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        The effects of a post-exercise carbohydrate and protein supplement on repeat performance, serum chemistry, insulin and glucagon in competitive weight-pulling dogs
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        The effects of a post-exercise carbohydrate and protein supplement on repeat performance, serum chemistry, insulin and glucagon in competitive weight-pulling dogs
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        The effects of a post-exercise carbohydrate and protein supplement on repeat performance, serum chemistry, insulin and glucagon in competitive weight-pulling dogs
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The physiological demands of weight-pulling dogs have yet to be investigated. Two groups of competitive weight-pulling dogs both underwent two identical pull series 3 h apart. The control group (n 8) was compared with a group fed a rapidly digestible carbohydrate and protein supplement after the first pull series (n 9). Blood was drawn before and after each pull series as well as at 15 and 30 min after the first pull series finished. Biochemistry values remained unremarkable throughout the study in both groups regardless of supplementation or exercise over time. Lactic acid showed mild significant increases post-exercise (2·1 (sd 1·2) mmol/l) compared with baseline (1·4 (sd 0·3) mmol/l; P = 0·03) after the initial pull series. When examining the effects of time there was a significant increase in insulin from baseline (median of 10·8 (range 6·8–17·4) μIU/ml) compared with 30 min after supplementation (17·0 (range 8·1–33·0) μIU/ml) and at 3 h after supplementation (19·2 (range 9·7–53·4) μIU/ml). In the treatment group there was also a time effect, with glucagon being elevated from baseline (median of 100 (range 79–115) pg/ml) compared with 30 min after supplementation (114 (range 90–183) pg/ml) and after the second pull series (131 (range 107–152) pg/ml). Evaluation of each dog's ability to pull the same or greater amount of weight on the second pull series revealed no significant differences. In conclusion, weight-pulling dogs have mild elevations in lactate reflecting little anaerobic metabolism compared with other canine sprinting athletes; hormonal changes associated with carbohydrate absorption are reflected within the treatment group, and supplementation had no effect on performance.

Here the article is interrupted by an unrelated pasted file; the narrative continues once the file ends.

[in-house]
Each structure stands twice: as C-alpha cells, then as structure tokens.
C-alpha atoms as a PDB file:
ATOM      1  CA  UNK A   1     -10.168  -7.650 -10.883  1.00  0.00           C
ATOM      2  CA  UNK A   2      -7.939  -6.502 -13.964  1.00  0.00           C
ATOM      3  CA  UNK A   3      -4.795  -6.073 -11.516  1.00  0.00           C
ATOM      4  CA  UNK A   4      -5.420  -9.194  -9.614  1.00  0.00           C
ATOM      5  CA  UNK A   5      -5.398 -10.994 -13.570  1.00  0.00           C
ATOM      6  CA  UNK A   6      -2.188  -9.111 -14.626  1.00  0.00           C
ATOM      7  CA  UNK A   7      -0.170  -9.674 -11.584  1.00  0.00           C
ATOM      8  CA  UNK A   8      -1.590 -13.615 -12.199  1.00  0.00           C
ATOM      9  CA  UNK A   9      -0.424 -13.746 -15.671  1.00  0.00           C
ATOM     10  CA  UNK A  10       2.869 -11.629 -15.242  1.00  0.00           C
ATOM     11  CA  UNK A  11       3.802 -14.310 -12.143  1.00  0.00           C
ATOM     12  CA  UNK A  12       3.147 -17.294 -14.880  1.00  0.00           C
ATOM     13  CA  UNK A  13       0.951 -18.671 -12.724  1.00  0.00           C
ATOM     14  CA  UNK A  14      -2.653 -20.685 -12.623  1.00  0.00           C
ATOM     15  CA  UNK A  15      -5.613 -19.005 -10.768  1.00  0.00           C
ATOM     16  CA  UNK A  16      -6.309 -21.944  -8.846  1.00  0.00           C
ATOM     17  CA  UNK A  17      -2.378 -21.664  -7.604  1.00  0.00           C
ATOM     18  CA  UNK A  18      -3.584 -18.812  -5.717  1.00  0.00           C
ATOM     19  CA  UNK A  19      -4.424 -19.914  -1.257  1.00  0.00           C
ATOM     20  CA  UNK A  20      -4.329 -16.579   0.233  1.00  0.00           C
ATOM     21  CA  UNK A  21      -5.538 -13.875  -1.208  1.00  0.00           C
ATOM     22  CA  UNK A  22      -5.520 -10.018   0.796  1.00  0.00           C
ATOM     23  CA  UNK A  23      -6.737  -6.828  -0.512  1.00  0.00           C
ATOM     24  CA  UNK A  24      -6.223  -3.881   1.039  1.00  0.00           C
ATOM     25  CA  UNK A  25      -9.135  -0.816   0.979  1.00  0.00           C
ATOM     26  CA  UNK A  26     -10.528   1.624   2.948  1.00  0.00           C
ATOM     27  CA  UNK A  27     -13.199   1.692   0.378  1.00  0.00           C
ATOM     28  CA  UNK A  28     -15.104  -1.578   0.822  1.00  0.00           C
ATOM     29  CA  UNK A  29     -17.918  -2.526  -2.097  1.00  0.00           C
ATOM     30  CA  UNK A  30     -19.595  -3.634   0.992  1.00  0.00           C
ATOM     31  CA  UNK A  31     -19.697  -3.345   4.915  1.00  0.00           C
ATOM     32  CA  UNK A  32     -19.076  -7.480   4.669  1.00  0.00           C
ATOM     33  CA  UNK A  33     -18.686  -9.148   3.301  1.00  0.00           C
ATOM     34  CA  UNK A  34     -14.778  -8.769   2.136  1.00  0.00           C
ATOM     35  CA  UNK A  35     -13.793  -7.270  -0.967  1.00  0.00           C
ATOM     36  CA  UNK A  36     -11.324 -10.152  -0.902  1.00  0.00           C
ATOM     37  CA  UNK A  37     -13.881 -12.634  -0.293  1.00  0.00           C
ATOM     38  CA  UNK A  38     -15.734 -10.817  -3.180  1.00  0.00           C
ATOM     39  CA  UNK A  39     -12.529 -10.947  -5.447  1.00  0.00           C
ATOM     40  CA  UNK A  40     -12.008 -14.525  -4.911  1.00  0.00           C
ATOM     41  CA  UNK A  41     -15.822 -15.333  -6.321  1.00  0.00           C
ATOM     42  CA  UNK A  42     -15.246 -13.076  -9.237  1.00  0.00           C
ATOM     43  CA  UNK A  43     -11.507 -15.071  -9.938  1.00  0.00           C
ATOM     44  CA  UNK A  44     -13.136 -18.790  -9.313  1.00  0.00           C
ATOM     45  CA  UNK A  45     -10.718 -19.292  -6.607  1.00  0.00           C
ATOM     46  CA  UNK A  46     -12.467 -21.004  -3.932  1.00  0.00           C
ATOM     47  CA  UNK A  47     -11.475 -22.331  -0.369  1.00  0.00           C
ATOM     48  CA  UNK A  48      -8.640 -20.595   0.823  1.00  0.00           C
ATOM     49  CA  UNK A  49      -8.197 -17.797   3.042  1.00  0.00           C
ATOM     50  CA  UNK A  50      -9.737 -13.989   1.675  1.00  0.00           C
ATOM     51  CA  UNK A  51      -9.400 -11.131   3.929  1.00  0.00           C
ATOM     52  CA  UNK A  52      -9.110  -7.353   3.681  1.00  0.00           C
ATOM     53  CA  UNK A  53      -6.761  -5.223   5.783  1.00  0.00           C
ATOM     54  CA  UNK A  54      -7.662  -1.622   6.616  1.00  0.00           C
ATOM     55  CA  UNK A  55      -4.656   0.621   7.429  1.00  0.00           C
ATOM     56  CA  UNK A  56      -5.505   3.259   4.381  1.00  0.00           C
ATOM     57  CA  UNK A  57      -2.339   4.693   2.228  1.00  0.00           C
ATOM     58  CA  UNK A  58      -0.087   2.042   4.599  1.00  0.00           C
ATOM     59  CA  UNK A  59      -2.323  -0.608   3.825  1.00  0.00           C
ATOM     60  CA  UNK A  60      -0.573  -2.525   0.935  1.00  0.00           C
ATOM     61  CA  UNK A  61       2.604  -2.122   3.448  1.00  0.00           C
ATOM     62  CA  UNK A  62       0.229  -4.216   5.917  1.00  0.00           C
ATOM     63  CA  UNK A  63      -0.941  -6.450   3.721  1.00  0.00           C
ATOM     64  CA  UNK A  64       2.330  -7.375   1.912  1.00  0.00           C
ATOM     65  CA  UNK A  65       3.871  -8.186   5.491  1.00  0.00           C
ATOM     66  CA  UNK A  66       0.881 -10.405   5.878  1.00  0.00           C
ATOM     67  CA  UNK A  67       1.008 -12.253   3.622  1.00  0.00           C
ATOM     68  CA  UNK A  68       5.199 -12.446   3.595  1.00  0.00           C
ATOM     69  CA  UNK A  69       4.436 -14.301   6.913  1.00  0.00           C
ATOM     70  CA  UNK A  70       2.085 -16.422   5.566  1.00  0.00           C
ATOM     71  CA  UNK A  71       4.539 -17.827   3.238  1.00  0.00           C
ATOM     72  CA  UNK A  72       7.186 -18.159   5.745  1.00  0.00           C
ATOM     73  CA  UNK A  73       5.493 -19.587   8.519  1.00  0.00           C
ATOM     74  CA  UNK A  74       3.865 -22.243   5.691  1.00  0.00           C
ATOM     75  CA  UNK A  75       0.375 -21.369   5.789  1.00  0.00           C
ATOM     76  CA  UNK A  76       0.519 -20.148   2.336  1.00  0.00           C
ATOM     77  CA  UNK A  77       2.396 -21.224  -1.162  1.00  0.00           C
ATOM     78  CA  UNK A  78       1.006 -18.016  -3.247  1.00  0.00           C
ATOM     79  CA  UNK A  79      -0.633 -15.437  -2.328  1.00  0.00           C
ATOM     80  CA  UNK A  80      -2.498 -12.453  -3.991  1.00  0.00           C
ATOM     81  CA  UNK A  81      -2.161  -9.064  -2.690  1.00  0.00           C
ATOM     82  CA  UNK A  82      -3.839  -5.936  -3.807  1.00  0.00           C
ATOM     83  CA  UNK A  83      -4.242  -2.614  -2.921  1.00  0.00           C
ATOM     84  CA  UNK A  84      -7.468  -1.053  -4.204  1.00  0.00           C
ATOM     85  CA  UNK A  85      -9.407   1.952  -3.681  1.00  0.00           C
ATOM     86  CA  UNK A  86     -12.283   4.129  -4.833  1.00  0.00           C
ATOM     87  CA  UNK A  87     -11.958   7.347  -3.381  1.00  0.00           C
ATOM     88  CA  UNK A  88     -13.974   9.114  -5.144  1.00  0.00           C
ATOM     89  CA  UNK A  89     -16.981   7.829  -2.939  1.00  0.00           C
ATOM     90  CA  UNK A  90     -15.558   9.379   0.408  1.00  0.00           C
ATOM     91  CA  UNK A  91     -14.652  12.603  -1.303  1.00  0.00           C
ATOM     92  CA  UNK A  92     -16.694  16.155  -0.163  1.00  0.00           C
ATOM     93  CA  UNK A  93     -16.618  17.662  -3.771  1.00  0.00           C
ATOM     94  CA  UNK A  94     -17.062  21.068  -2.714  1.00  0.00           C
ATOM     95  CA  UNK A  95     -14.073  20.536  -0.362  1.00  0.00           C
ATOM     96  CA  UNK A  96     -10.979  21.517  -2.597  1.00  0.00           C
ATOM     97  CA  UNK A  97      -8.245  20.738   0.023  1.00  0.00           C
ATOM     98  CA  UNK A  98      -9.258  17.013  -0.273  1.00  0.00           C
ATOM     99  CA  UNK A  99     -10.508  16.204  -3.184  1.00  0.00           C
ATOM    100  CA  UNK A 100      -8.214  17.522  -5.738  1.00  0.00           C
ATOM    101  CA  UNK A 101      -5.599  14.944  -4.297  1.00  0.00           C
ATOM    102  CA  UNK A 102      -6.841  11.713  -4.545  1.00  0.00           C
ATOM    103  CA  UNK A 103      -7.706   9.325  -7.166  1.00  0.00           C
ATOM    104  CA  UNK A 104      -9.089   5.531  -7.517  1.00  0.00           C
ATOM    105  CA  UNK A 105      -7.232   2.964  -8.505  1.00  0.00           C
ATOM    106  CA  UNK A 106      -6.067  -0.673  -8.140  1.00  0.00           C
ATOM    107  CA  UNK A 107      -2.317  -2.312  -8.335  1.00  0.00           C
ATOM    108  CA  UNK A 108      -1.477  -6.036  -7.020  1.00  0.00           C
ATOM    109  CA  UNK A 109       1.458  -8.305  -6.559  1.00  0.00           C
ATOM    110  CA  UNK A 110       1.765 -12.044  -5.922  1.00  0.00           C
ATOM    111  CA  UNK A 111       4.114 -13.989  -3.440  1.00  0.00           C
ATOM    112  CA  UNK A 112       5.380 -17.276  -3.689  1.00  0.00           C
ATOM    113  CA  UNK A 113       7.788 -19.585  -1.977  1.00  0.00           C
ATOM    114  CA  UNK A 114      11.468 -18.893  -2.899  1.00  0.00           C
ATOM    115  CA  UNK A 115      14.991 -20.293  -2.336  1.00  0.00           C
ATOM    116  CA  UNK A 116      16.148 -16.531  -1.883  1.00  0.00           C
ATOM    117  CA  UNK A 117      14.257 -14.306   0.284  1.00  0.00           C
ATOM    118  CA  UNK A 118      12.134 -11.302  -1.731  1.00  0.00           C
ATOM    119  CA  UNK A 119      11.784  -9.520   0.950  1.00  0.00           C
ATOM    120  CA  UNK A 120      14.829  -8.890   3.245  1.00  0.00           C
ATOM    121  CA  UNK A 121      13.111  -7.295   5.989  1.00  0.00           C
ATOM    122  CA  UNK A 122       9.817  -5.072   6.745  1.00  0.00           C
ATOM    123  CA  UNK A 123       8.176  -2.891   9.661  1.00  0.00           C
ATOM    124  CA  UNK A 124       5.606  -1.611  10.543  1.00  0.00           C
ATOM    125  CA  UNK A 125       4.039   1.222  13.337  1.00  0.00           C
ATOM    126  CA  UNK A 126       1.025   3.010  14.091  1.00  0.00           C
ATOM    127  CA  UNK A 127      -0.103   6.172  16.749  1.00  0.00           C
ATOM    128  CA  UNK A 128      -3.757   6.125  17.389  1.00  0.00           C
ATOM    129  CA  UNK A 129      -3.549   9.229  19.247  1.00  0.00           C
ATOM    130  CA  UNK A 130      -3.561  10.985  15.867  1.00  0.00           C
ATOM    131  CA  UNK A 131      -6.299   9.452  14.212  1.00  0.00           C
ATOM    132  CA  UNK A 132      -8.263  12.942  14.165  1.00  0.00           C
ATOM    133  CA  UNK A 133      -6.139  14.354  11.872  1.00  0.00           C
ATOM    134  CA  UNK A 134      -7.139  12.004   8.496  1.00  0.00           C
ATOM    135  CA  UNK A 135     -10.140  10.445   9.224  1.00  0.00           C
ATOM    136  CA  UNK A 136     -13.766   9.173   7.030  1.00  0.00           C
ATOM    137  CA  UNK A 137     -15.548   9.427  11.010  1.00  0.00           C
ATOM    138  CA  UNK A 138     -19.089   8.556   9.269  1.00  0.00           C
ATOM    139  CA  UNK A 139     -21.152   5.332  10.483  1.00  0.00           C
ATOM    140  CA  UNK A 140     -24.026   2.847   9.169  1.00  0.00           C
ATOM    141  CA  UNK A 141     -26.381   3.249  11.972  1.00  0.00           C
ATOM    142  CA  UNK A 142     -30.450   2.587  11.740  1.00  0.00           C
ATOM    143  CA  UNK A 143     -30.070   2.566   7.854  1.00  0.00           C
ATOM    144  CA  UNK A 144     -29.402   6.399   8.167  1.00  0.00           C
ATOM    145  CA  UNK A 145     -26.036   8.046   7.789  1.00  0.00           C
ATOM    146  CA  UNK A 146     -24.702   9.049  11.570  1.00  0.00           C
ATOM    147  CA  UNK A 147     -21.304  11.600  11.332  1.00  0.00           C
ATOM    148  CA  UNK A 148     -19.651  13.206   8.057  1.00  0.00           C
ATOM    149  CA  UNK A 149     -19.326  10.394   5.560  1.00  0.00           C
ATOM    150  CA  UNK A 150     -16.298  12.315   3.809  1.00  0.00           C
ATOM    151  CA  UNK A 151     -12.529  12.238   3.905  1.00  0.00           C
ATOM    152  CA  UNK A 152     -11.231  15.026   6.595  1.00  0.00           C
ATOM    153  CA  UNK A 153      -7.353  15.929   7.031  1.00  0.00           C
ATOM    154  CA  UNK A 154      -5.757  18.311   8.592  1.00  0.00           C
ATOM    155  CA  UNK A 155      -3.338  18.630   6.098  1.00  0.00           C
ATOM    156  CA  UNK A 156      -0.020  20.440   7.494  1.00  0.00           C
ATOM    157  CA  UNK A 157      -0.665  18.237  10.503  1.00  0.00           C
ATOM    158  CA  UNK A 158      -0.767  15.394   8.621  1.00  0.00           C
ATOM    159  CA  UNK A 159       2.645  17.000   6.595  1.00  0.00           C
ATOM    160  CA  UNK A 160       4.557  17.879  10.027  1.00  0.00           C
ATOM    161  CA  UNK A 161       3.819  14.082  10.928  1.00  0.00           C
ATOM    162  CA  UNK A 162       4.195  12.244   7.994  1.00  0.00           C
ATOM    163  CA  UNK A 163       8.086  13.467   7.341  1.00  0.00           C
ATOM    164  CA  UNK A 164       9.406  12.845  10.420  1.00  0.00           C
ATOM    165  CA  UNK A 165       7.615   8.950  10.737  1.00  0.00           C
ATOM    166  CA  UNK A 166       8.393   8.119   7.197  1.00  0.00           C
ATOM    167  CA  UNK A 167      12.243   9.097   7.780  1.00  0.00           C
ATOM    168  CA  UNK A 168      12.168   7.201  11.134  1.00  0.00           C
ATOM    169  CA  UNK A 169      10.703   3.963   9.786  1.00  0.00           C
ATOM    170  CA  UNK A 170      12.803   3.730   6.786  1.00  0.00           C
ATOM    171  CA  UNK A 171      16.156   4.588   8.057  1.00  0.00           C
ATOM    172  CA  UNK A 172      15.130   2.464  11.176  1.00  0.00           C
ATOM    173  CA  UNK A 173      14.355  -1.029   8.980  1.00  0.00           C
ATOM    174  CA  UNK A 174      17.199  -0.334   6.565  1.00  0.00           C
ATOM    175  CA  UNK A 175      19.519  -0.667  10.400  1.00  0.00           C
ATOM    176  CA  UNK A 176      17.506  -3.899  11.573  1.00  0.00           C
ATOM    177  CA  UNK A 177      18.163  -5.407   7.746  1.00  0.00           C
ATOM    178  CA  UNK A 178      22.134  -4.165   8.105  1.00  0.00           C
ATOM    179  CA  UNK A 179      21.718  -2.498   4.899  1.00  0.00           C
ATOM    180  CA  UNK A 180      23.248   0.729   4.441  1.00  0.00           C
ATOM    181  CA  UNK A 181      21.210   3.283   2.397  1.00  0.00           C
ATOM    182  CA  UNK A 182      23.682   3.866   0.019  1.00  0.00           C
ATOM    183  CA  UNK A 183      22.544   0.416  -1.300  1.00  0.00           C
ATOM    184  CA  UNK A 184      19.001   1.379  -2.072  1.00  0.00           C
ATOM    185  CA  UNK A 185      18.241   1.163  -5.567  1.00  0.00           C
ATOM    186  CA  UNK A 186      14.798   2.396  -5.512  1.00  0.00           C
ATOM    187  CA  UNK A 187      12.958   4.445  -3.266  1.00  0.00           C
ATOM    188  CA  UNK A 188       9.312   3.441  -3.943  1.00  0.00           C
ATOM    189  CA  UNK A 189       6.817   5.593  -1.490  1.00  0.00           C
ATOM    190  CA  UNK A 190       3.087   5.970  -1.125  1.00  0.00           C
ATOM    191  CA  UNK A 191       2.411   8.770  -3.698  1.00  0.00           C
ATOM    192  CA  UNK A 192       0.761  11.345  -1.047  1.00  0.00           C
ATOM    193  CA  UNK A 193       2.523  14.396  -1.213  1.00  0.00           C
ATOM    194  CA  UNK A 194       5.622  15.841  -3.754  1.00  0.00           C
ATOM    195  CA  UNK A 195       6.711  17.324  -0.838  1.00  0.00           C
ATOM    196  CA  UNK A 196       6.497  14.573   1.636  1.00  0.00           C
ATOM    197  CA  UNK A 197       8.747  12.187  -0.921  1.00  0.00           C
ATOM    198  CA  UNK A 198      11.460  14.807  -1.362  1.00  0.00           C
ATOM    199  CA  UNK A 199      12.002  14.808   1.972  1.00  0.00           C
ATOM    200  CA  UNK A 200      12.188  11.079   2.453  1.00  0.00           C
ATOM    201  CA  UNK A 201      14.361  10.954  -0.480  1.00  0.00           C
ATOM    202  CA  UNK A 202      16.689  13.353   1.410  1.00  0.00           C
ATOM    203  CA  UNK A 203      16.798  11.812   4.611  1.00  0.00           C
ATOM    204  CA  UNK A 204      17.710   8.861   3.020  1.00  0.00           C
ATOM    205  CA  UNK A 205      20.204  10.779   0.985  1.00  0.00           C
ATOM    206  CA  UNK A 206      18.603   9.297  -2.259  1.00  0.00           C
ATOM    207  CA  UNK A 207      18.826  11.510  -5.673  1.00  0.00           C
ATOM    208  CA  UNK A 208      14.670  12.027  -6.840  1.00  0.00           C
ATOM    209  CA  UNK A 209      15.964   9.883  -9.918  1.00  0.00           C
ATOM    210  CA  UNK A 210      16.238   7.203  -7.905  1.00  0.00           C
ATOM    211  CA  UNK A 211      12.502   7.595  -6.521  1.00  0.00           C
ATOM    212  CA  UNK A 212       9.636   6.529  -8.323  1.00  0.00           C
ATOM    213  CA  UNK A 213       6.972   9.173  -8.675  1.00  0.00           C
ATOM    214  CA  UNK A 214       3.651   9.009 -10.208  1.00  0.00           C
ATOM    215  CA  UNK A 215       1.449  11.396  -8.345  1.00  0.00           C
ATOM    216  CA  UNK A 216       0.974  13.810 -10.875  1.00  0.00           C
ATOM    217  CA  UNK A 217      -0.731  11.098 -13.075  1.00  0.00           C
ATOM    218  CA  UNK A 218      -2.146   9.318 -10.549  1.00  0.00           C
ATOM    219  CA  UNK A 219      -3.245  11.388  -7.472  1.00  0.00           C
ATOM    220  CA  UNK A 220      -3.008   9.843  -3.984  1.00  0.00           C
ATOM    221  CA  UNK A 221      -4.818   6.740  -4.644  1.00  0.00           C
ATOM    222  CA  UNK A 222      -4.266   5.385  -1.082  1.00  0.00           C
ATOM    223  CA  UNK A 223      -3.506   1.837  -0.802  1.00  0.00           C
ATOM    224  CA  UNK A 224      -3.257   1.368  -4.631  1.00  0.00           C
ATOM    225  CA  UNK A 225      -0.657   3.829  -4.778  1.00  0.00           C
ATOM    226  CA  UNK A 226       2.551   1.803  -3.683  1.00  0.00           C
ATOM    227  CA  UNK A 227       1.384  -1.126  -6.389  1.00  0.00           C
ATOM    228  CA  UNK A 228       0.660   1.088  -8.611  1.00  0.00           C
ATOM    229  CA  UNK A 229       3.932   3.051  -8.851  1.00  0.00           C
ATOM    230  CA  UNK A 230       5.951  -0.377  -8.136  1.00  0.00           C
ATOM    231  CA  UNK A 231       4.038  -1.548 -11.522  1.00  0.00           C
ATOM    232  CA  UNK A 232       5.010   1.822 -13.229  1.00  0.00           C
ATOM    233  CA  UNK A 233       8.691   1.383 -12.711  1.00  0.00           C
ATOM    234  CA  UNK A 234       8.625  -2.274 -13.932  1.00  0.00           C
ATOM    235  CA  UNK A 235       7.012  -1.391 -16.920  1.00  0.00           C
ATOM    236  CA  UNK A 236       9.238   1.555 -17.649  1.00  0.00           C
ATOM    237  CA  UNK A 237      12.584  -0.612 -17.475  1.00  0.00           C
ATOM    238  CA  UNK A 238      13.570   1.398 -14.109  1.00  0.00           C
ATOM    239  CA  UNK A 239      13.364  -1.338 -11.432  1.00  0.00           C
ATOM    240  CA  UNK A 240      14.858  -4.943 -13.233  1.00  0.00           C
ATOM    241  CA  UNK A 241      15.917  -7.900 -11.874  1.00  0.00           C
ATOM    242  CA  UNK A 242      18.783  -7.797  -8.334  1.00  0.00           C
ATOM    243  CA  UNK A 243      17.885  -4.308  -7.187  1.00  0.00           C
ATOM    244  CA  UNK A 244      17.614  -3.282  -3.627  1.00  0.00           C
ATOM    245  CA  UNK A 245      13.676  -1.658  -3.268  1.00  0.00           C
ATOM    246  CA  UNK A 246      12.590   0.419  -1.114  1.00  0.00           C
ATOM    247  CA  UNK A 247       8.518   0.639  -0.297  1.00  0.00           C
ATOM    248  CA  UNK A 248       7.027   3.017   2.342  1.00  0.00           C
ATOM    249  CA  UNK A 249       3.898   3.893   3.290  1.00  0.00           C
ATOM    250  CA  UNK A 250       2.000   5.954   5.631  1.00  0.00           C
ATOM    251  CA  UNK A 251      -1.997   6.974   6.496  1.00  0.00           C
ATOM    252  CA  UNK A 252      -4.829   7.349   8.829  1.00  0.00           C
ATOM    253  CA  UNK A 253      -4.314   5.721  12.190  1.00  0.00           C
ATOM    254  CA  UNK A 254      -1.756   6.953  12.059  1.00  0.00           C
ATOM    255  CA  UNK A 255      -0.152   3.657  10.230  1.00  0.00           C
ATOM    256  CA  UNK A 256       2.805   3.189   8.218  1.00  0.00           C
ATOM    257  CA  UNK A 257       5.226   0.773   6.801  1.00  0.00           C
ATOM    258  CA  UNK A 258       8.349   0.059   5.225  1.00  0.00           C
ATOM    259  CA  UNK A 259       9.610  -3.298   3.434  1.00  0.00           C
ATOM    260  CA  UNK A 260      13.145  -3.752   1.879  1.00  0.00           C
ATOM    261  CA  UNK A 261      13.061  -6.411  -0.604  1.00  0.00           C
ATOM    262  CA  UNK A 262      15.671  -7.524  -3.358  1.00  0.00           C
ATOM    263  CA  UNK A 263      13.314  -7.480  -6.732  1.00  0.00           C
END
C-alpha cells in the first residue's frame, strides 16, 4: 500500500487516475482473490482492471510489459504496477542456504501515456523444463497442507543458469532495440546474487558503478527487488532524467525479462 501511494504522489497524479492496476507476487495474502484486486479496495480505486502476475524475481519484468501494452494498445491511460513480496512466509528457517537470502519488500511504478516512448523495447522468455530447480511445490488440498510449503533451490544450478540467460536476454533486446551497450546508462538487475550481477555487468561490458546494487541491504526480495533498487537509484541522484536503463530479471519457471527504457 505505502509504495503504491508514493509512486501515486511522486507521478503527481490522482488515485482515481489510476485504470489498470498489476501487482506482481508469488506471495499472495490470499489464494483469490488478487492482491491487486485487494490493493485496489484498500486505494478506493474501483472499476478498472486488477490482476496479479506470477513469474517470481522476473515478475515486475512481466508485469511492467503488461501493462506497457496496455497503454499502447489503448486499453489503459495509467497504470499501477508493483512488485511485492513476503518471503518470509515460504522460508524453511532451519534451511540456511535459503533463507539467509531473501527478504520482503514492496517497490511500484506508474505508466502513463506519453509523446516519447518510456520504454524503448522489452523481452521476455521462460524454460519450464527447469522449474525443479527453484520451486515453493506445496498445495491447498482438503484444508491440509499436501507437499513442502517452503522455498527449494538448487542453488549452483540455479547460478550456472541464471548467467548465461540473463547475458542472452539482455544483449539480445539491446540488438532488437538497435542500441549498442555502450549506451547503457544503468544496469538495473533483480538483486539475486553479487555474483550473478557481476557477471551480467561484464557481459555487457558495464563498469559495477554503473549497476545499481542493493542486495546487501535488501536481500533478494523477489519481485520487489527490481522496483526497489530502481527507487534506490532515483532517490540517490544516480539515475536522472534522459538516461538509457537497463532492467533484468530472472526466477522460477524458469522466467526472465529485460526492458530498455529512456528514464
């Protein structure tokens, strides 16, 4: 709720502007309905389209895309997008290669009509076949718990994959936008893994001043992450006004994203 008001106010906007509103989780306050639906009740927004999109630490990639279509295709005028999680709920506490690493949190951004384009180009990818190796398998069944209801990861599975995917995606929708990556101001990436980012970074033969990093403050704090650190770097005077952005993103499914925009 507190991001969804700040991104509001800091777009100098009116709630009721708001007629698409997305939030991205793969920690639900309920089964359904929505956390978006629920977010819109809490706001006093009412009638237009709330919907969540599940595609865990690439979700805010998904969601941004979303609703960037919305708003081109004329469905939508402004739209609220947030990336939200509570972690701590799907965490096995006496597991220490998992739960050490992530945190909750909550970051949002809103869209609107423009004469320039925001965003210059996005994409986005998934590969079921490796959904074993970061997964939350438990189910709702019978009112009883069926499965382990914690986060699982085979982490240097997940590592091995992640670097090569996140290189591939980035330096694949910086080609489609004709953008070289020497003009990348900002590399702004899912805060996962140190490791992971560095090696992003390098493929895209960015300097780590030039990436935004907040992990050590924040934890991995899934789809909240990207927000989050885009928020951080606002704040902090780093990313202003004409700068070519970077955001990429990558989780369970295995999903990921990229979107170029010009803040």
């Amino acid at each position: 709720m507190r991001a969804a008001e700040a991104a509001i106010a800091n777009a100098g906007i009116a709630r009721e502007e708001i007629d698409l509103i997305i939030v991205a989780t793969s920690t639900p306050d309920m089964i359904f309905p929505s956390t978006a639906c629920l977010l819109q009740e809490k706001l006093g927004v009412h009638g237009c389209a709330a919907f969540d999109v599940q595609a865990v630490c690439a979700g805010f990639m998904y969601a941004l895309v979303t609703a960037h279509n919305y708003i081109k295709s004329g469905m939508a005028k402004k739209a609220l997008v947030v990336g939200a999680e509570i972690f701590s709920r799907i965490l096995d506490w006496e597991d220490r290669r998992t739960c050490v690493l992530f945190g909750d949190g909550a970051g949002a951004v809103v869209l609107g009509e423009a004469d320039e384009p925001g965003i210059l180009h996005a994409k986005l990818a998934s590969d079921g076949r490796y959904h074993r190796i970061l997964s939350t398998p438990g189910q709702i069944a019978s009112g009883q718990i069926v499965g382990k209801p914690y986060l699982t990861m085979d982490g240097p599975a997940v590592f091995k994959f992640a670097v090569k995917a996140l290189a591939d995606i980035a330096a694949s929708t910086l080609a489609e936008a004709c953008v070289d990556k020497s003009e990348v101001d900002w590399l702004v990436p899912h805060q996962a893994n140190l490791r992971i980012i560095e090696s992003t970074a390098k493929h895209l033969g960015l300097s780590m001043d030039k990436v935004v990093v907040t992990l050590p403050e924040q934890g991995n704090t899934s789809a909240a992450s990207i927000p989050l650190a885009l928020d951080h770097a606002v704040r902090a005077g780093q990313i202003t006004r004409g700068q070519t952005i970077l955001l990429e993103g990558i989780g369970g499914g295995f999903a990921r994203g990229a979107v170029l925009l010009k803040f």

The metabolic demands of both sprinting and long-distance canine athletes have been investigated( 1 5 ); however, those of weight-pulling dogs remain unknown. The nature of many canine activities and their venues preclude a controlled competition to attain meaningful measurements to assess dietary supplementation effects on repeat performance. The canine sport that might enable the observation of muscle fatigue in the most predictable fashion, while simultaneously evaluating muscle strength, is repeated weight pulling.

Traditionally, the dog has been viewed as an endurance athlete whose energy is primarily based on lipid metabolism( 1 3 ). However, newer information suggests that even endurance dogs use significant amounts of glucose as fuel during exercise( 4 ). In prior studies, sled dogs( 1 , 2 ) and greyhounds( 5 ) have been shown to exhibit a decrease in skeletal muscle glycogen during racing. Furthermore, maltodextrin supplementation to sled dogs after exercise improves glycogen repletion, highlighting muscle glycogen use in canine athletes( 2 , 3 , 6 ).

Catabolism of muscle protein also occurs both during and after exercise( 7 ). Oxidation of branched-chain amino acids causes a decrease in muscle protein synthesis and an increase in muscle protein degradation( 8 ). In human athletes, the leucine concentration in blood and skeletal muscles, as well as in blood of exercise-conditioned dogs (B Zanghi, unpublished results), decreases significantly following exercise( 9 ) and may contribute to muscle fatigue( 10 ). To address this, research with human subjects has demonstrated that doses of branched-chain amino acids (0·05 to 0·1 g/kg body weight) ingested before endurance and resistance exercise reduced muscle damage biomarkers (i.e. serum creatine kinase), muscle soreness during recovery and reduced muscle fatigue( 10 ). Therefore, adding protein to the post-exercise maltodextrin source may provide a synergistic effect to increase the rate of glycogen repletion( 11 14 ), as well as reduce muscle protein catabolism.